Assuming you haven't been under a rock, there's a decent chance that you've seen astronaut Chris Hadfield's rendition of David Bowie's Space Oddity (with the lyrics conveniently changed to skip the whole dying in space part). The video was released just before Hadfield returned to earth, and completely fit with Hadfield's time on the International Space Station, where he became the world's first serious social media expert from space -- tweeting, Tumbling and YouTubing up a storm. But... filming a cover song and releasing it via YouTube from space had some people wondering: can you untangle the copyright issues here? Thankfully, Glenn Fleishman dug in over at the Economist (which, lamely, still refuses to name their writers, but now provides the "initials" of bloggers, so you can parse out who's who), and explained what a fine mess it is.
The punchline here is that it doesn't really matter, because after a bunch of back and forth negotiations, they got all the permissions they needed directly from David Bowie. But, assuming others start going up into space (yay, private space tourism), this issue is going to be raised sooner or later. Glenn points out that it's kind of messy, because different countries have very different compulsory licensing laws for cover songs, and there are no compulsories for sync licenses, which are needed to put the song to a video. There was also the issue of the International Space Station having different sections "owned" by different countries, and the official agreement says that it matters where creation happens -- so if the video had been done in all different parts of the space station, it potentially could have been a mess (though, it looks like it was all filmed in parts owned by NASA).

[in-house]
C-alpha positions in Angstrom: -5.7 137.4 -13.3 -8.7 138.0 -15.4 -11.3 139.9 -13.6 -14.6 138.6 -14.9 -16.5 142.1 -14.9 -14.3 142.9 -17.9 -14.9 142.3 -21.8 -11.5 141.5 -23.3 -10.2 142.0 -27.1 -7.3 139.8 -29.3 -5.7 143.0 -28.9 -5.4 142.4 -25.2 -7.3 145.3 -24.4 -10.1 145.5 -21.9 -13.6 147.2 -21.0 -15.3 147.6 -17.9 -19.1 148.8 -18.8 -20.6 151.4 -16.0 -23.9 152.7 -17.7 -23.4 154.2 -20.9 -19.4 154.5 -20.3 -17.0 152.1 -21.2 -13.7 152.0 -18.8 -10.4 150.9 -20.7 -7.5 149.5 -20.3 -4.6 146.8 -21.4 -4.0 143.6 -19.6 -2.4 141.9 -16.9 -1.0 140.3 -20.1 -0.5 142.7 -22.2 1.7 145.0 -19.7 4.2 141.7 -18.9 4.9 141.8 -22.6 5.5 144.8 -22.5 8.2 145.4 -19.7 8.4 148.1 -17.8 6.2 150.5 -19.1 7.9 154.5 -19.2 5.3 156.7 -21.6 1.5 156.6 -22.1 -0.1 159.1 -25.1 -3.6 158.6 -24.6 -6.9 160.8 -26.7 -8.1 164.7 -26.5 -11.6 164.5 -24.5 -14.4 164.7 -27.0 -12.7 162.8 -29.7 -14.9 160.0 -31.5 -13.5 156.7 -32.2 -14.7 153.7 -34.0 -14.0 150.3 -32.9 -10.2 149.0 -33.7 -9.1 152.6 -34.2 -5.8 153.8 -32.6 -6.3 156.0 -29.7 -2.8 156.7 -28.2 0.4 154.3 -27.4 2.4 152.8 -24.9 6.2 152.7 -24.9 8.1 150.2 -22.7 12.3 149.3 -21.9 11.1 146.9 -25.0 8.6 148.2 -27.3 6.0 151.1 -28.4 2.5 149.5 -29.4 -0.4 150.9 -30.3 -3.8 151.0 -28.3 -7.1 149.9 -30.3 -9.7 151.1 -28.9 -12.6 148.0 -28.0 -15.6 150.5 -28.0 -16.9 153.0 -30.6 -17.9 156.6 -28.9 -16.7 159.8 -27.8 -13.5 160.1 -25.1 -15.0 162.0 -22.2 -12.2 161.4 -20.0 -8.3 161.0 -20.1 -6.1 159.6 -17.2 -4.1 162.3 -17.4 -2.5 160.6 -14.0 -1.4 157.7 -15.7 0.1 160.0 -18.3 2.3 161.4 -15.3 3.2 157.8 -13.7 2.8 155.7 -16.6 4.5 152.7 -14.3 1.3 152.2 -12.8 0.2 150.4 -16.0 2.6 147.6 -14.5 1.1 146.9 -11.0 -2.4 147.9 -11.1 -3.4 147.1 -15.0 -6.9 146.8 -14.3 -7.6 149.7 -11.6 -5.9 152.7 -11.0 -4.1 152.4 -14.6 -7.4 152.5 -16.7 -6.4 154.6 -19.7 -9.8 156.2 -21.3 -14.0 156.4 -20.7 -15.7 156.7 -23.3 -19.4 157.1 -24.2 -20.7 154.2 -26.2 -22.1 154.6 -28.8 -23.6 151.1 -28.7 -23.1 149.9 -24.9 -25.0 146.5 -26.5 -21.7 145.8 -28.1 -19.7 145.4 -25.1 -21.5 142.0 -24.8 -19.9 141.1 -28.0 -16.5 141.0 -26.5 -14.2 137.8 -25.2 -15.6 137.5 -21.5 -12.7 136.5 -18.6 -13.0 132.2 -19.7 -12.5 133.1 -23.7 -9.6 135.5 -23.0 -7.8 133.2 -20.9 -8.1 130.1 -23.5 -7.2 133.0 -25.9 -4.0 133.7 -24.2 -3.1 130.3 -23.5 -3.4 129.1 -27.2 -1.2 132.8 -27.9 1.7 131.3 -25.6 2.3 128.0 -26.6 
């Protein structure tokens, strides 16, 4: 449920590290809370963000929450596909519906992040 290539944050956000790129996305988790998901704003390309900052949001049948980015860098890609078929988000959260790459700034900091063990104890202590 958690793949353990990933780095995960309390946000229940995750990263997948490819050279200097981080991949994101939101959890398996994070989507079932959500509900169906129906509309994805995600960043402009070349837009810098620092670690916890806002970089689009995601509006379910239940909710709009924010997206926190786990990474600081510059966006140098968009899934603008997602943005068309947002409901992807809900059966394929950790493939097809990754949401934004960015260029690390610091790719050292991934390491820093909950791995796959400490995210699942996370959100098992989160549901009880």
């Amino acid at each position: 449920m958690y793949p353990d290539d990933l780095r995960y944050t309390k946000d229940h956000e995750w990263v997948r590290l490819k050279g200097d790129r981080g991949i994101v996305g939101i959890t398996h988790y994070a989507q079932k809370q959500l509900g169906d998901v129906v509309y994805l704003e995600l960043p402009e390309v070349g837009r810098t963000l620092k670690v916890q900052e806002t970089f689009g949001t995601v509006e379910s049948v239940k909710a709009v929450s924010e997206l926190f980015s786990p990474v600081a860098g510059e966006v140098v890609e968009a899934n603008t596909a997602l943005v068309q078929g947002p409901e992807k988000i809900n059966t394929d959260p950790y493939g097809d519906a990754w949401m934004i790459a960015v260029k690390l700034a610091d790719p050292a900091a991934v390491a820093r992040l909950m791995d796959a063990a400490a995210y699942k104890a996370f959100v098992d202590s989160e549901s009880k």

While there's no issue with this specific case, Glenn alerts us to a paper from a few years ago that lays out how copyright in space is about to get complicated:
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